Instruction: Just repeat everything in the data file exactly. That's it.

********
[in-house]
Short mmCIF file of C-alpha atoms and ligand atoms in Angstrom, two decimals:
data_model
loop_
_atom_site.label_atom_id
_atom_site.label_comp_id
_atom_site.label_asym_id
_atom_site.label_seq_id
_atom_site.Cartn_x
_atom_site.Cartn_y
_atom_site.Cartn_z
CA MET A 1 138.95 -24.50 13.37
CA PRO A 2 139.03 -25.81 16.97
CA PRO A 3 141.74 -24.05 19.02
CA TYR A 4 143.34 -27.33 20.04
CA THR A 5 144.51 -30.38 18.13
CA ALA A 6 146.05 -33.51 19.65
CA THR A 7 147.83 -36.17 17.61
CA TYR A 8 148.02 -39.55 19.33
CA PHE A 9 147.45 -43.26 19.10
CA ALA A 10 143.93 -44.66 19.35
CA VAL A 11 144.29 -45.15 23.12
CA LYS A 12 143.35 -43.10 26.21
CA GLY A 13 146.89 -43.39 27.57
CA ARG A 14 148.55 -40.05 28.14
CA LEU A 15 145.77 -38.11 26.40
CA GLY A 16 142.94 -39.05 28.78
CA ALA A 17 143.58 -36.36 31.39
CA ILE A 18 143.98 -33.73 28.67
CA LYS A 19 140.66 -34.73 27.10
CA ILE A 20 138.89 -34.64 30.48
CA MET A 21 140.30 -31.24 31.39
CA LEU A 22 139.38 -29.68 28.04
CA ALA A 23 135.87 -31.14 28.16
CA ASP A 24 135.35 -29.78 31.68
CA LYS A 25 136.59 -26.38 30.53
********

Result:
[in-house]
Short mmCIF file of C-alpha atoms and ligand atoms in Angstrom, two decimals:
data_model
loop_
_atom_site.label_atom_id
_atom_site.label_comp_id
_atom_site.label_asym_id
_atom_site.label_seq_id
_atom_site.Cartn_x
_atom_site.Cartn_y
_atom_site.Cartn_z
CA MET A 1 138.95 -24.50 13.37
CA PRO A 2 139.03 -25.81 16.97
CA PRO A 3 141.74 -24.05 19.02
CA TYR A 4 143.34 -27.33 20.04
CA THR A 5 144.51 -30.38 18.13
CA ALA A 6 146.05 -33.51 19.65
CA THR A 7 147.83 -36.17 17.61
CA TYR A 8 148.02 -39.55 19.33
CA PHE A 9 147.45 -43.26 19.10
CA ALA A 10 143.93 -44.66 19.35
CA VAL A 11 144.29 -45.15 23.12
CA LYS A 12 143.35 -43.10 26.21
CA GLY A 13 146.89 -43.39 27.57
CA ARG A 14 148.55 -40.05 28.14
CA LEU A 15 145.77 -38.11 26.40
CA GLY A 16 142.94 -39.05 28.78
CA ALA A 17 143.58 -36.36 31.39
CA ILE A 18 143.98 -33.73 28.67
CA LYS A 19 140.66 -34.73 27.10
CA ILE A 20 138.89 -34.64 30.48
CA MET A 21 140.30 -31.24 31.39
CA LEU A 22 139.38 -29.68 28.04
CA ALA A 23 135.87 -31.14 28.16
CA ASP A 24 135.35 -29.78 31.68
CA LYS A 25 136.59 -26.38 30.53